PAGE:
Nancy Pelosi's husband bought at least $1 million in Alphabet stock days before House leadership proposed a congressional stock trading ban

Nancy Pelosi and Paul Pelosi at the White House
Then-House Minority Leader Nancy Pelosi and her husband Paul Pelosi arrive at the White House June 7, 2011 in Washington, DC.Photo by Brendan Smialowski/Getty Images
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  • Speaker Nancy Pelosi recently disclosed that her husband exercised Alphabet stock call options in September.

  • The options were exercised just over a week before House leadership unveiled a bill that would ban members and their spouses from trading individual stocks.

  • Pelosi's husband also sold call options in NVIDIA and Micron Technology for a loss over a month after Biden signed the CHIPS and Science Act of 2022 into law.

Speaker of the House Nancy Pelosi's husband, Paul Pelosi, exercised seven-figures worth of Alphabet stock call options days before House leadership unveiled a bill that would ban members of Congress and their spouses from trading individual stocks.

The value of the stock purchase was between $1 million and $5 million, according to a certified congressional disclosure made by Nancy Pelosi on October 14. Members of Congress are only required to report the values of such trades in broad ranges.

Paul Pelosi exercised the Alphabet call options, which he purchased in December 2021, on September 16 — the day they were set to expire. (Alphabet is the parent company of Google.)

That date fell just a week before House leadership introduced a Nancy Pelosi-backed bill that would ban members of Congress and their spouses from trading individual stocks.


The disclosure also notes that Paul Pelosi sold call options in NVIDIA and Micron Technology for a loss about a month after President Joe Biden signed the CHIPS and Science Act of 2022 into law.

On September 16, Paul Pelosi sold 50 call options (5,000 shares) of NVIDIA at a strike price of $26.86 per share, for a loss of $361,476.

That same day, he also sold 100 call options (10,000 shares) of Micron Technology at a price of $1.84 per share and a total loss of $392,575.

The disclosure of a financial loss is notable as Nancy Pelosi — or any member of Congress — rarely volunteers that level of detail about stock trades by themselves or their spouses. The last time Nancy Pelosi disclosed that her husband traded for a loss was in July, when Paul Pelosi sold $25,000 shares of NVIDIA stock for a loss of $341,365.

Biden signed the CHIPS and Science Act of 2022 with a goal of strengthening "American manufacturing, supply chains, and national security, and invest in research and development, science and technology, and the workforce of the future to keep the United States the leader in the industries of tomorrow, including nanotechnology, clean energy, quantum computing, and artificial intelligence."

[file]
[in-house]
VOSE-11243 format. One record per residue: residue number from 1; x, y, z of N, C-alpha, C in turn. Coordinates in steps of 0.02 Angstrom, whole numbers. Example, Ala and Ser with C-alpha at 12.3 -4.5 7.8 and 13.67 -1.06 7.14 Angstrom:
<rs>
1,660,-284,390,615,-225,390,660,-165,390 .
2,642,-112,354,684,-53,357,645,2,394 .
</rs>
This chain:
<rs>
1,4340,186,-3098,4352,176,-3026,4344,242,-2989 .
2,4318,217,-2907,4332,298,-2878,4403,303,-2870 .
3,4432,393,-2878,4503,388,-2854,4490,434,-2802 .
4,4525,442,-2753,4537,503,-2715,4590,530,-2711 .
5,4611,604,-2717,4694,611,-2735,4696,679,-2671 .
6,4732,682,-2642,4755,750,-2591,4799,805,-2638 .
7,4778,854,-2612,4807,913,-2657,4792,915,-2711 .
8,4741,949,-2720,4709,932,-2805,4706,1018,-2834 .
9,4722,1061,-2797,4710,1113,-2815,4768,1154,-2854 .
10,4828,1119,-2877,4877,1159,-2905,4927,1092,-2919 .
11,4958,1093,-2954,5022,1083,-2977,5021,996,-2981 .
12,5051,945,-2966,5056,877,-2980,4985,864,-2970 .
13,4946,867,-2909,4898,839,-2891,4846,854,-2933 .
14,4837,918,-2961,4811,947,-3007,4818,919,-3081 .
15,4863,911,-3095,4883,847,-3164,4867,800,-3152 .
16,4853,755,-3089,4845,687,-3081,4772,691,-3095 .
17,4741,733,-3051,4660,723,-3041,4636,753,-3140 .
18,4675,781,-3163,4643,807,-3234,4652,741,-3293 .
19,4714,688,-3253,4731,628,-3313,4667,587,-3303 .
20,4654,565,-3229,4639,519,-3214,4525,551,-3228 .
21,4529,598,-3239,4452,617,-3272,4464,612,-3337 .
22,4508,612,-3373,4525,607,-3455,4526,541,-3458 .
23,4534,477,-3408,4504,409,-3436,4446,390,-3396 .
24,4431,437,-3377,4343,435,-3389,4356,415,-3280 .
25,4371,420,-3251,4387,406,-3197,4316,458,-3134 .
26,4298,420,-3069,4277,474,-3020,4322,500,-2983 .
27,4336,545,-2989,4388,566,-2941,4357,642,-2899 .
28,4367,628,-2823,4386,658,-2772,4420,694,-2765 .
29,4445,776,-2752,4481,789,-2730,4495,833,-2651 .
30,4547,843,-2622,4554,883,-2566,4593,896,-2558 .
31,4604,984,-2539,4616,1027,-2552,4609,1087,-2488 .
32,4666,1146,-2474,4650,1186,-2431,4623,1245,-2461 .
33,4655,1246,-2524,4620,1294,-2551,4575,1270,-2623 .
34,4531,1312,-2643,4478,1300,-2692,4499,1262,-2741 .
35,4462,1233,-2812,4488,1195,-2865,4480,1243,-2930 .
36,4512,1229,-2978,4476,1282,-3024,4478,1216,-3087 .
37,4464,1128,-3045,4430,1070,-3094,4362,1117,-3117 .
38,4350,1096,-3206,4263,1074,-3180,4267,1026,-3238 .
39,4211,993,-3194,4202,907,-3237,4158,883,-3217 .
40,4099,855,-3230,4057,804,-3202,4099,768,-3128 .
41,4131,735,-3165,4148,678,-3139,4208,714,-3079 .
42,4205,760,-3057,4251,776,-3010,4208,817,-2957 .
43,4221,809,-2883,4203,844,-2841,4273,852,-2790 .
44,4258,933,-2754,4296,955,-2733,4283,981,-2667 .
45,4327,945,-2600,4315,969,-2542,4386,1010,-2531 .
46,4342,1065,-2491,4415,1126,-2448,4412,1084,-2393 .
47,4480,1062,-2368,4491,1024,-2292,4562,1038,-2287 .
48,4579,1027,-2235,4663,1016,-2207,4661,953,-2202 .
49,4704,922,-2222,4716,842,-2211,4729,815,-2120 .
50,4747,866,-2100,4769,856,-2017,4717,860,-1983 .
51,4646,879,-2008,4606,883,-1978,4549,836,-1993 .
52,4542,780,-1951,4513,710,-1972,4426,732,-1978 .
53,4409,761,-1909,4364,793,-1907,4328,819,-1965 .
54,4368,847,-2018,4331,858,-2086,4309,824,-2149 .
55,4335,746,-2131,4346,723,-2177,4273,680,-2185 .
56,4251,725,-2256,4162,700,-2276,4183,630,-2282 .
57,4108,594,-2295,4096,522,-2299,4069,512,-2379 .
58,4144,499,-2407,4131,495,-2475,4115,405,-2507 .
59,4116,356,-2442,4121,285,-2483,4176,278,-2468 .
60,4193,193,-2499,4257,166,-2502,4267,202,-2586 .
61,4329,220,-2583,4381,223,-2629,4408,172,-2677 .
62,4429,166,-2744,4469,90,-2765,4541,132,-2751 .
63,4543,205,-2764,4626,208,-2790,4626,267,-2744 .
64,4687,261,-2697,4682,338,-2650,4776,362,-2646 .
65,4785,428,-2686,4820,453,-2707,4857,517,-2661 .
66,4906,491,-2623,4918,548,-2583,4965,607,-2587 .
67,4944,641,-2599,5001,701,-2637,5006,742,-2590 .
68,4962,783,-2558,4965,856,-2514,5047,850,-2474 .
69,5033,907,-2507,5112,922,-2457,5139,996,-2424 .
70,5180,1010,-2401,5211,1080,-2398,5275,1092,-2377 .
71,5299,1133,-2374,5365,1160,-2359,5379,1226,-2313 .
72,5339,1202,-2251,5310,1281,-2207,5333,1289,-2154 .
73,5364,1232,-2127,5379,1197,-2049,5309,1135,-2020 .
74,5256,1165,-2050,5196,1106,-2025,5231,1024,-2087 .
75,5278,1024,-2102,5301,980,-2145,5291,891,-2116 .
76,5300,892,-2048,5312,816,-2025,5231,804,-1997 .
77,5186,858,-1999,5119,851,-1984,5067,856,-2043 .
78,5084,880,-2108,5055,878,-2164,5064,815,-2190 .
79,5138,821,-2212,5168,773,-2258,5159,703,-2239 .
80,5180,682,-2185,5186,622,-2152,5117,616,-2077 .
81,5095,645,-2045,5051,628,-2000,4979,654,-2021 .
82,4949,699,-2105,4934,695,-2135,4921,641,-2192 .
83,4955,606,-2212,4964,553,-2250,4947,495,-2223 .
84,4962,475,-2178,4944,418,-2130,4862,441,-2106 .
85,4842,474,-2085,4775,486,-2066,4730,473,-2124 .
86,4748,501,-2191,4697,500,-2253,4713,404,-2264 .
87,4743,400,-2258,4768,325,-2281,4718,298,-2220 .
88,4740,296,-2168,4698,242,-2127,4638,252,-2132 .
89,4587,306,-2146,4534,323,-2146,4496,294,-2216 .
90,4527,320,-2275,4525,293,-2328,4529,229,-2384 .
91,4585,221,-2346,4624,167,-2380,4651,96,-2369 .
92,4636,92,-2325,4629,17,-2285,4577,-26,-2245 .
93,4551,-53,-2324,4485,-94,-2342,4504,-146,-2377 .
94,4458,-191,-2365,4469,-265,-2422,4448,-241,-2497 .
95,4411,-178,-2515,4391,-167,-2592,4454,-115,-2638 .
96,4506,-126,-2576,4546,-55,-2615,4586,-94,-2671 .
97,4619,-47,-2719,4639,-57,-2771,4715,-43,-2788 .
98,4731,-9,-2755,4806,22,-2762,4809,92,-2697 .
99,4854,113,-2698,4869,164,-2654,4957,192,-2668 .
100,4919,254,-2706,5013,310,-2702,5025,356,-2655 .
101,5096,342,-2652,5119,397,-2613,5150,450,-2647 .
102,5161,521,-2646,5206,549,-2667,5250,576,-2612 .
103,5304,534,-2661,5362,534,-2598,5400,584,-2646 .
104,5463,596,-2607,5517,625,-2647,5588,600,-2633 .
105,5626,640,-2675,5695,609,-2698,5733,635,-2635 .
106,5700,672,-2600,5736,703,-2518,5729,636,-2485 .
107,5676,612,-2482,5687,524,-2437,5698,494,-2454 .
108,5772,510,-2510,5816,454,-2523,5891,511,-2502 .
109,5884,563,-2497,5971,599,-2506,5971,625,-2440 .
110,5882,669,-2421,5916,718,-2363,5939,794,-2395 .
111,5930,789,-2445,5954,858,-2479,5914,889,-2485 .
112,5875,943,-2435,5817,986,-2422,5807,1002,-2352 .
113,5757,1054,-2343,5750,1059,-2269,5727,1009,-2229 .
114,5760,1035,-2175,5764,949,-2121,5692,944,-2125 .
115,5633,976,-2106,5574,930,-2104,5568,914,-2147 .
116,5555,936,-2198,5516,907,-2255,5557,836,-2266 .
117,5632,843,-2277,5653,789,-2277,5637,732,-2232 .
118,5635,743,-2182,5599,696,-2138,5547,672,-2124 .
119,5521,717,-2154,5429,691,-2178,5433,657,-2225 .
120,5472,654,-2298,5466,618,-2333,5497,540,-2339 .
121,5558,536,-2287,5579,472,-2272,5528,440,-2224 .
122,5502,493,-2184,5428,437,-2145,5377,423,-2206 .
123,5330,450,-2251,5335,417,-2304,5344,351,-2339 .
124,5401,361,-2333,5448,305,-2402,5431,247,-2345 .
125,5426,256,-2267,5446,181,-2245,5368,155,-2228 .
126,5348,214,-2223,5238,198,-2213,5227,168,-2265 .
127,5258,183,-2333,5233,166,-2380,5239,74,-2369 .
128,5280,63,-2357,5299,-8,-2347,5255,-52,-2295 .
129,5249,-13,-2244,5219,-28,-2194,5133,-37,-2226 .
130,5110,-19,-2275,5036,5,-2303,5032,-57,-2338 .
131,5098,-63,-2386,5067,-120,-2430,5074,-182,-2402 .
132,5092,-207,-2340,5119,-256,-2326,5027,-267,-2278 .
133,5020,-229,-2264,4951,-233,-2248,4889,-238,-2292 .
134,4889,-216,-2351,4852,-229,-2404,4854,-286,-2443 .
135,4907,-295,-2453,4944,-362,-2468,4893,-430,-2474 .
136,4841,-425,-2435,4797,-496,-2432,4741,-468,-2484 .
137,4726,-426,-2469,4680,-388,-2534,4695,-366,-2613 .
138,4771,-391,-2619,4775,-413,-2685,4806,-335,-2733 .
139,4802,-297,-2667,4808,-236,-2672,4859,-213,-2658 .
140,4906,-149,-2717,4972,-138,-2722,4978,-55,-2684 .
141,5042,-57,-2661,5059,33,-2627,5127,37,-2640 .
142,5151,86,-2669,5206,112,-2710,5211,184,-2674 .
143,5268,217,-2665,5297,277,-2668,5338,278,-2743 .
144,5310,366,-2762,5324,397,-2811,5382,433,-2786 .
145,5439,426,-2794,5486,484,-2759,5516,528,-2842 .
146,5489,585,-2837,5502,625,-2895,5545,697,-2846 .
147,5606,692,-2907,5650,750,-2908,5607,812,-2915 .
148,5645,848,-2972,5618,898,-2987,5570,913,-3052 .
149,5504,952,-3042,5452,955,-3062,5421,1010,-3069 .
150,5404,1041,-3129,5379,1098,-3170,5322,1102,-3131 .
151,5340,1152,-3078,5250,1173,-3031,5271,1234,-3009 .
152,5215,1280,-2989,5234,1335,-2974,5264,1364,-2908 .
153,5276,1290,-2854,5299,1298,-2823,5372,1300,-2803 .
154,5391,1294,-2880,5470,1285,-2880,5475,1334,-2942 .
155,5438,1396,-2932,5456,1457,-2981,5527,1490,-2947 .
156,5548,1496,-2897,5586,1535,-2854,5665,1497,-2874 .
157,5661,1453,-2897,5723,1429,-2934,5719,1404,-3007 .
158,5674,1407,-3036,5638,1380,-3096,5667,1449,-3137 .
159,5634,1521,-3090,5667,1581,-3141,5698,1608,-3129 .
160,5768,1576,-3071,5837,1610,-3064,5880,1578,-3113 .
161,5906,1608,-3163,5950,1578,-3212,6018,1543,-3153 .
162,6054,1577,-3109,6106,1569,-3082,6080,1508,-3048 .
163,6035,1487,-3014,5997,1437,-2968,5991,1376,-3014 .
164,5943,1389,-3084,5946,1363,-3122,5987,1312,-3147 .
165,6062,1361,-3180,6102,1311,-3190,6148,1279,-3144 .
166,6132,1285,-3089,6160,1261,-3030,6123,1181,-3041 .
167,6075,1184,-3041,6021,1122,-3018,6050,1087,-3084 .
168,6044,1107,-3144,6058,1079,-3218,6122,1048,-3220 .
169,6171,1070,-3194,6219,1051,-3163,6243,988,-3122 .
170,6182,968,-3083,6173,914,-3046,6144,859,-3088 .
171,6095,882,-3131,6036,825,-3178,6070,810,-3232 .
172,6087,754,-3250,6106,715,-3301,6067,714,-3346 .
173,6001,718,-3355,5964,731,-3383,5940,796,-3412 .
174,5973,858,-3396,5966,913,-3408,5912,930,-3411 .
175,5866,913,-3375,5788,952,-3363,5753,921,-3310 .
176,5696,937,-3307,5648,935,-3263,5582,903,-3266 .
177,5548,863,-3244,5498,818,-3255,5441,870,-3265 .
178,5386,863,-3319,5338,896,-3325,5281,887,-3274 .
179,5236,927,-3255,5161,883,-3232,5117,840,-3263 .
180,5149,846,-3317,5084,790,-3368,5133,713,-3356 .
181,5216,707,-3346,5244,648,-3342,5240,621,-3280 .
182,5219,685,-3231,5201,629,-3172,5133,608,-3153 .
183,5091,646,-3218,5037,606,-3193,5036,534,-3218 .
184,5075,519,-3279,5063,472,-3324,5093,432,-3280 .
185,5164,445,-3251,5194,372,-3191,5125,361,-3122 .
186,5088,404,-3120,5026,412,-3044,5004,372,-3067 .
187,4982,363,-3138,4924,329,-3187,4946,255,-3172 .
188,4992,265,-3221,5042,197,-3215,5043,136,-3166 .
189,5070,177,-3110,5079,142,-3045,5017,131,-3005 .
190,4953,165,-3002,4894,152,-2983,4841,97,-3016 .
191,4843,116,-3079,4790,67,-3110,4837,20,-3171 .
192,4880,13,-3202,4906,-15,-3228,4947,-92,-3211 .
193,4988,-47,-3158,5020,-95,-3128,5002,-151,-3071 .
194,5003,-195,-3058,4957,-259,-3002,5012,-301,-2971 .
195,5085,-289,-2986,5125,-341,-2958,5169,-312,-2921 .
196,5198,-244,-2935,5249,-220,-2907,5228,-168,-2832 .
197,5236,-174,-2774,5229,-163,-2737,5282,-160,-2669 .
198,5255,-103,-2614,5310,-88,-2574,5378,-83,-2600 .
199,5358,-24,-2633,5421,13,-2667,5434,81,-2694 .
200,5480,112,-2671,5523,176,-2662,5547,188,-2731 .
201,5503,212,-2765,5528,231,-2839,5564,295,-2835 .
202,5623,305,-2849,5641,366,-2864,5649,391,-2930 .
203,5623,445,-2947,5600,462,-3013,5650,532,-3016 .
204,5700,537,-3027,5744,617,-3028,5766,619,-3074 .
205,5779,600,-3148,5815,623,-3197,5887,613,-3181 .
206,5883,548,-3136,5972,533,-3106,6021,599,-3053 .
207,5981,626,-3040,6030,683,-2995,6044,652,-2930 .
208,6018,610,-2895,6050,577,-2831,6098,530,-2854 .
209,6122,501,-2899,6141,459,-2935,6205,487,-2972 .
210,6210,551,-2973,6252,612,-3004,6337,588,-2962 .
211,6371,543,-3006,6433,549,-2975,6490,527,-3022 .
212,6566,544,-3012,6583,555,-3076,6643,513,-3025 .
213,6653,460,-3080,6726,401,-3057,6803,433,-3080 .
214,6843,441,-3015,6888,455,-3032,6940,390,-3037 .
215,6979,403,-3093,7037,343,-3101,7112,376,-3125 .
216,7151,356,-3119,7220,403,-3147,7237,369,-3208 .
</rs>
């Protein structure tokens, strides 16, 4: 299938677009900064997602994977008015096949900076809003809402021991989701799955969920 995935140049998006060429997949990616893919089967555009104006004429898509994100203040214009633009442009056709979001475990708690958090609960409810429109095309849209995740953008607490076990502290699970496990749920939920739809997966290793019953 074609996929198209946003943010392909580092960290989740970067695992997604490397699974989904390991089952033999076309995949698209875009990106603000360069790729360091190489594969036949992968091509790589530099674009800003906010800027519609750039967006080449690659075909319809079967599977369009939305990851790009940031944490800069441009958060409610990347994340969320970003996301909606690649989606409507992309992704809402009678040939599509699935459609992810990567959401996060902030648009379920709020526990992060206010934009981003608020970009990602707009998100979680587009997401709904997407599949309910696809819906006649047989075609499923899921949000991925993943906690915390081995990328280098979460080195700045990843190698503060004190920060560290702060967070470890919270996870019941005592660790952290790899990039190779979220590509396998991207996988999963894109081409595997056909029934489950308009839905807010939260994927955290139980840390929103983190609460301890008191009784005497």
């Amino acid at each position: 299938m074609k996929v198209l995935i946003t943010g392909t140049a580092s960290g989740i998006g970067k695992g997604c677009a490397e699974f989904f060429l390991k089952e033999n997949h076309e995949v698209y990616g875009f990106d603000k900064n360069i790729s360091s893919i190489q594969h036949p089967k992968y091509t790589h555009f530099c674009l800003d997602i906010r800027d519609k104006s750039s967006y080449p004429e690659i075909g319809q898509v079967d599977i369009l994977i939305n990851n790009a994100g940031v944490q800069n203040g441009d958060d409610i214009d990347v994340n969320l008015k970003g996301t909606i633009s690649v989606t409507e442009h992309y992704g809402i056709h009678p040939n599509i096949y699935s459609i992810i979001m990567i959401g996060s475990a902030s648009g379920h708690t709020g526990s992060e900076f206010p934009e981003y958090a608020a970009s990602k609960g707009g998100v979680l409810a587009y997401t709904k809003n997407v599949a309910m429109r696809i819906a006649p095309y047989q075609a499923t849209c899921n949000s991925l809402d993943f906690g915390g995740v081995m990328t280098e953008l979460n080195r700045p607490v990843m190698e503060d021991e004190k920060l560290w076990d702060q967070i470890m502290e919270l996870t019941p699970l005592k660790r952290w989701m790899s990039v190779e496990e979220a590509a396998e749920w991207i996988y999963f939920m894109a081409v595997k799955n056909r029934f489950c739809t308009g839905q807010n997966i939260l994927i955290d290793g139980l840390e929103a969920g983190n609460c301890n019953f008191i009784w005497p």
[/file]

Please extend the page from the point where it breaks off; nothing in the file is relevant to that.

According to the White House, Micron Technology already announced a $40 billion investment in memory chip manufacturing that was spurred by the passage of the act.

NVIDIA, a producer of graphics processing units and developer of integrated circuits, was one of many companies to sign an open letter in June asking leaders of Congress to pass the bill.

Speaker Pelosi herself does not trade stocks, but her husband is a frequent investor.

Pelosi's congressional office acknowledged last week receiving several questions from Insider about Paul Pelosi's stock-trading habits, but representatives for Pelosi did not respond with answers.

Asked in July whether Paul Pelosi stock trades based on information she's given him, Nancy Pelosi replied: "Absolutely not."

Insider collected each of the trades that the speaker reported in 2021 and 2022. Many of Paul Pelosi's trades are worth millions — a previous analysis from Insider found in late 2021 that the speaker is ranked as the 14th wealthiest member of Congress with an estimated net worth of at least $46,123,051.

A conflicted Congress

Paul Pelosi's trades come at a time when Congress is debating whether its members and their spouses should even be allowed to buy, hold, or sell individual stocks in the first place.

In December 2021, the speaker said she opposed such a ban.

"We are a free-market economy," she said, "They should be allowed to participate in that."

Nancy Pelosi ultimately backtracked on her position following criticism from both Republicans and Democrats in office.

"I've said to the House Administration Committee, review all the bills that are coming in and see which ones — where the support is in our caucus," Pelosi said. "If members want to do that, I'm okay with that."

After nearly a year of waiting, House leaders finally introduced their own congressional stock trading ban in September.

Some Democrats and good-government advocates, however, criticized it as too broad to garner Republican support — it proposes a stock ban for the Supreme Court and key executive branch officials — and fatally flawed by what they describe as a loophole allowing "fake" blind trusts.

Congress has effectively paused progress on the bill until after November's midterm elections.

Since 2021, Insider's "Conflicted Congress" project has identified 72 members of Congress who've violated disclosure provisions of the Stop Trading on Congressional Knowledge Act of 2012 — a law Congress passed for itself to defend against conflicts of interest and enhance public transparency.

Insider — along with news organizations such as the New York Times, Wall Street Journal, and Sludge — have also found numerous financial conflicts among elected and appointed officials across the government.

Read the original article on Business Insider